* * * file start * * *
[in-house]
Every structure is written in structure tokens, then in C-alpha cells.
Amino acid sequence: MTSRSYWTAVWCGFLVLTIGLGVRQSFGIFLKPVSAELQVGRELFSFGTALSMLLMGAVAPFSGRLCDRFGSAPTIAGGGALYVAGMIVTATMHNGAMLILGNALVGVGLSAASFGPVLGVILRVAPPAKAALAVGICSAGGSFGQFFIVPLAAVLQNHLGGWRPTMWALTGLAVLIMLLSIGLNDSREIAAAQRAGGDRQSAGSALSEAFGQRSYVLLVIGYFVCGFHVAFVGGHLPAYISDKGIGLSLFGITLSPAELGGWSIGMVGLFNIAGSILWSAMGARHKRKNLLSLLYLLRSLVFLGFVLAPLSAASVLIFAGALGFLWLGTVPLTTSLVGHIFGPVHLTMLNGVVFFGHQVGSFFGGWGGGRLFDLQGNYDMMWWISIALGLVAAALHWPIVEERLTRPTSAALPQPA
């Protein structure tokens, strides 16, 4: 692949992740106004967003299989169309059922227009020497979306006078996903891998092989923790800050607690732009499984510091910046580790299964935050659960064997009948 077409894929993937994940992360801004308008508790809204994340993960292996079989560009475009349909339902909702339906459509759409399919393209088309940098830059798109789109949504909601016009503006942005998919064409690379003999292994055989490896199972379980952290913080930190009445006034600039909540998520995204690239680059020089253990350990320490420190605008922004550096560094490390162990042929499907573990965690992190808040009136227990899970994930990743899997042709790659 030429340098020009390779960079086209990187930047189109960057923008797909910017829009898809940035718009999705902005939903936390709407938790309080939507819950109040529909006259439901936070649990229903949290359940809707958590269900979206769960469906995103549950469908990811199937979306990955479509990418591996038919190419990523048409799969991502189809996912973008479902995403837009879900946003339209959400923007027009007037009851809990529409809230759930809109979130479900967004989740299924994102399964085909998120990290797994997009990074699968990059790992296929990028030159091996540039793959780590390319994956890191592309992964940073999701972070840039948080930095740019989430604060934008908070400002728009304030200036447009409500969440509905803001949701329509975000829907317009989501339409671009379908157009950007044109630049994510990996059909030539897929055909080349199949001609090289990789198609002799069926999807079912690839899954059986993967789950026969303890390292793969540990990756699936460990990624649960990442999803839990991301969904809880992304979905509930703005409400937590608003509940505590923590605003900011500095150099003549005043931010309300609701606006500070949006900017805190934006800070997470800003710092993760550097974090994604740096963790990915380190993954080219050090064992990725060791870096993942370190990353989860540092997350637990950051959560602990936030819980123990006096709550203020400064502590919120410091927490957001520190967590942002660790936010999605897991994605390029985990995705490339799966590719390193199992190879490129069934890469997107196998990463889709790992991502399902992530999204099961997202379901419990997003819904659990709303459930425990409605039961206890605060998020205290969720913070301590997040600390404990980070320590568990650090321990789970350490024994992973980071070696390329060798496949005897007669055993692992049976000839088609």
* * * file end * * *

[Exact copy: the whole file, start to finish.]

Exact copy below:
[in-house]
Every structure is written in structure tokens, then in C-alpha cells.
Amino acid sequence: MTSRSYWTAVWCGFLVLTIGLGVRQSFGIFLKPVSAELQVGRELFSFGTALSMLLMGAVAPFSGRLCDRFGSAPTIAGGGALYVAGMIVTATMHNGAMLILGNALVGVGLSAASFGPVLGVILRVAPPAKAALAVGICSAGGSFGQFFIVPLAAVLQNHLGGWRPTMWALTGLAVLIMLLSIGLNDSREIAAAQRAGGDRQSAGSALSEAFGQRSYVLLVIGYFVCGFHVAFVGGHLPAYISDKGIGLSLFGITLSPAELGGWSIGMVGLFNIAGSILWSAMGARHKRKNLLSLLYLLRSLVFLGFVLAPLSAASVLIFAGALGFLWLGTVPLTTSLVGHIFGPVHLTMLNGVVFFGHQVGSFFGGWGGGRLFDLQGNYDMMWWISIALGLVAAALHWPIVEERLTRPTSAALPQPA
């Protein structure tokens, strides 16, 4: 692949992740106004967003299989169309059922227009020497979306006078996903891998092989923790800050607690732009499984510091910046580790299964935050659960064997009948 077409894929993937994940992360801004308008508790809204994340993960292996079989560009475009349909339902909702339906459509759409399919393209088309940098830059798109789109949504909601016009503006942005998919064409690379003999292994055989490896199972379980952290913080930190009445006034600039909540998520995204690239680059020089253990350990320490420190605008922004550096560094490390162990042929499907573990965690992190808040009136227990899970994930990743899997042709790659 030429340098020009390779960079086209990187930047189109960057923008797909910017829009898809940035718009999705902005939903936390709407938790309080939507819950109040529909006259439901936070649990229903949290359940809707958590269900979206769960469906995103549950469908990811199937979306990955479509990418591996038919190419990523048409799969991502189809996912973008479902995403837009879900946003339209959400923007027009007037009851809990529409809230759930809109979130479900967004989740299924994102399964085909998120990290797994997009990074699968990059790992296929990028030159091996540039793959780590390319994956890191592309992964940073999701972070840039948080930095740019989430604060934008908070400002728009304030200036447009409500969440509905803001949701329509975000829907317009989501339409671009379908157009950007044109630049994510990996059909030539897929055909080349199949001609090289990789198609002799069926999807079912690839899954059986993967789950026969303890390292793969540990990756699936460990990624649960990442999803839990991301969904809880992304979905509930703005409400937590608003509940505590923590605003900011500095150099003549005043931010309300609701606006500070949006900017805190934006800070997470800003710092993760550097974090994604740096963790990915380190993954080219050090064992990725060791870096993942370190990353989860540092997350637990950051959560602990936030819980123990006096709550203020400064502590919120410091927490957001520190967590942002660790936010999605897991994605390029985990995705490339799966590719390193199992190879490129069934890469997107196998990463889709790992991502399902992530999204099961997202379901419990997003819904659990709303459930425990409605039961206890605060998020205290969720913070301590997040600390404990980070320590568990650090321990789970350490024994992973980071070696390329060798496949005897007669055993692992049976000839088609």